House GOP prepares stopgap spending bill to avoid shutdown

House appropriators are finalizing a stopgap spending bill to prevent a government shutdown after March 27, and the bill could see a vote before the end of February.

House Appropriations Chairman Hal Rogers (R-Ky.) said Thursday that he is crafting a continuing resolution at the current level of spending, thereby separating the issue of a government shutdown from the question of how to deal with automatic sequestration cuts.

The stopgap spending bill would be set at the current level of $1.043 trillion for the entire fiscal year that began Oct. 1. It would specify that the $85 billion sequestration is allowed to take place unless it is separately turned off.

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 The bill would contain full-year appropriations bills for the Defense department, and also cover military construction and veterans' affairs spending. 

By going from a stopgap bill for these areas to a detailed appropriations bill, Rogers hopes to help the Pentagon cope better with the effects of sequestration. The CR alone was slated to cause an $11 billion shortfall for the Pentagon's operations and maintenance account and the Rogers plan would allow the Pentagon to work around that limitation.

Impacts were projected to affect matters from Joint Strike Fighter procurement to the building of medical facilities to treat wounded soldiers. 

“It is frankly to give them some flexibility to allow them to manage their business,” Rogers told reporters.

He noted that the details of the $518 defense portion of the bill as well as the veterans' affairs bill have been hashed out with the Senate Appropriations Committee already.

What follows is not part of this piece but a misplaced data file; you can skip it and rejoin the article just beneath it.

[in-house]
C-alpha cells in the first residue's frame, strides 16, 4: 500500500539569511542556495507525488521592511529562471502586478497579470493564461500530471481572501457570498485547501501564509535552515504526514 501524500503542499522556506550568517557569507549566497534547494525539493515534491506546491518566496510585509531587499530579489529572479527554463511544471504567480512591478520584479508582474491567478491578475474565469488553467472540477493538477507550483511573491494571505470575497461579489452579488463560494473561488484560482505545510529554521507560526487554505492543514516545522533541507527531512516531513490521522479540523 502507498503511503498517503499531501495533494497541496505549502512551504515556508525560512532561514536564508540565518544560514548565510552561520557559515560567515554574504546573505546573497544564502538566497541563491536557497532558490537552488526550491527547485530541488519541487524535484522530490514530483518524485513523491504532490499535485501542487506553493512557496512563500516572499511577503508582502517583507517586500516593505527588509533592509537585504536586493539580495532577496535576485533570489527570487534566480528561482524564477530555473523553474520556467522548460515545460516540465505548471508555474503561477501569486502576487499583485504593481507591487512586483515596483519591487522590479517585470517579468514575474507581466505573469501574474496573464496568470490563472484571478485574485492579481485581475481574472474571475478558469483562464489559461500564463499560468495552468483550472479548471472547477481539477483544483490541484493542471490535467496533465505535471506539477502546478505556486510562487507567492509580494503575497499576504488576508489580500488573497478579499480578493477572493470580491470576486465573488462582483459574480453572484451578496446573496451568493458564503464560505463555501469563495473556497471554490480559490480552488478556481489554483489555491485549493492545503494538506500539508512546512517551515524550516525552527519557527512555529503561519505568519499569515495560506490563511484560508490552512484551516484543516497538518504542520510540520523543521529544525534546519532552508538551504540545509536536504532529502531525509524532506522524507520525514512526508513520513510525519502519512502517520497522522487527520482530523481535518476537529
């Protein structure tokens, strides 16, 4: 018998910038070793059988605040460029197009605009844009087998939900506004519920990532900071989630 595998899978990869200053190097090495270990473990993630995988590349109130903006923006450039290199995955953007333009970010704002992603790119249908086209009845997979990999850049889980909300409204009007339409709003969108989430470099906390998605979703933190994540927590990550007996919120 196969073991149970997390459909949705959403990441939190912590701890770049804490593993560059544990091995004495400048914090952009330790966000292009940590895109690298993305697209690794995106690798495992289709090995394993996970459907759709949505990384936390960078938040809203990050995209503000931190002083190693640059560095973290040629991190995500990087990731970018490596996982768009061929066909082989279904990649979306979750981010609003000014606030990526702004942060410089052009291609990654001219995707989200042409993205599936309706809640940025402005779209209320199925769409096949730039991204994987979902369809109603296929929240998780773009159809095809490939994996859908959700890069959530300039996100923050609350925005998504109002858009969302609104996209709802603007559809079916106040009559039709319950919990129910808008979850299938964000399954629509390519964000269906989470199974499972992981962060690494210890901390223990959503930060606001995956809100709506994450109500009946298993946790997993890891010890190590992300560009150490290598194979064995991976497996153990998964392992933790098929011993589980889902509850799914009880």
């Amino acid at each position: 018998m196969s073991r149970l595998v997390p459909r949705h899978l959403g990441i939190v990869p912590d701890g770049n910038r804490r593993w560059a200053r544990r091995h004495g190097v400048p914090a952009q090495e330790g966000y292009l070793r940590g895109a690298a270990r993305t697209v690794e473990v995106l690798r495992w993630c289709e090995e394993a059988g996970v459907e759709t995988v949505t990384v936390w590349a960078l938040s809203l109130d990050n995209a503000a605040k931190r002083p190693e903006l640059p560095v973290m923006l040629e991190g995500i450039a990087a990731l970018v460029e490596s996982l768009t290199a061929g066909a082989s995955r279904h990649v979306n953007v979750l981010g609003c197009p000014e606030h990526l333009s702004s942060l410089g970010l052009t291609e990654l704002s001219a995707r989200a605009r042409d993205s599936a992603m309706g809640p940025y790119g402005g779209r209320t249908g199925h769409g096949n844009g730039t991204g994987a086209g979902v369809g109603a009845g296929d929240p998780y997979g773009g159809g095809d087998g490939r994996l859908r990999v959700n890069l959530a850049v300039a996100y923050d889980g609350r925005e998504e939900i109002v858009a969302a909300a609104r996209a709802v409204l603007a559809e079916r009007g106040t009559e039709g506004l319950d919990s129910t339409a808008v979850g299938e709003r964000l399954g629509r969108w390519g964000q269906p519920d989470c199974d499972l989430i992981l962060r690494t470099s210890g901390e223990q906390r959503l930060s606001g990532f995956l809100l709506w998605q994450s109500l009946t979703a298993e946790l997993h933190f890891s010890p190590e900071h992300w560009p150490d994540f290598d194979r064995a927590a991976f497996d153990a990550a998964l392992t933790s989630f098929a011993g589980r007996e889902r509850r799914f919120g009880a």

“They are the only two bills that have been perfected,” he said.

Aides said that Rogers began moving forward with the bill after members on the defense, veterans and other committee urged him to do something to soften the blow of a year-long CR.

Leadership “does not object” to the Rogers initiative, an aide added, and the bill could see floor time anytime from late February until the current stopgap measure runs out after March 27.

Preparing the bill also helps the GOP deflect charges, such as one made by President Obama in the State of the Union, that it is eager to shut down the government.

"By doing Defense and Veterans' Appropriations bills, we can show the public our vision for responsible funding for our national defense, as opposed to Obama's vision, which is slash and burn sequestration cuts and a hollowed-out military," a GOP memo states.

Rogers told reporters that his CR is consistent with sequestration although he wants to see the $85 billion in cuts replaced with entitlement reforms.

“I’m going to be throwing a bill up according to the law. I am trying to follow the law,” he said.

So far, Democrats and Republicans are deadlocked on how to replace the sequester, with Democrats seeking additional tax increases to turn off the cuts. 

Rogers is meeting with Senate Appropriations Committee Chairwoman Barbara Mikulski (D-Md.) on Wednesday where the CR plan could come up.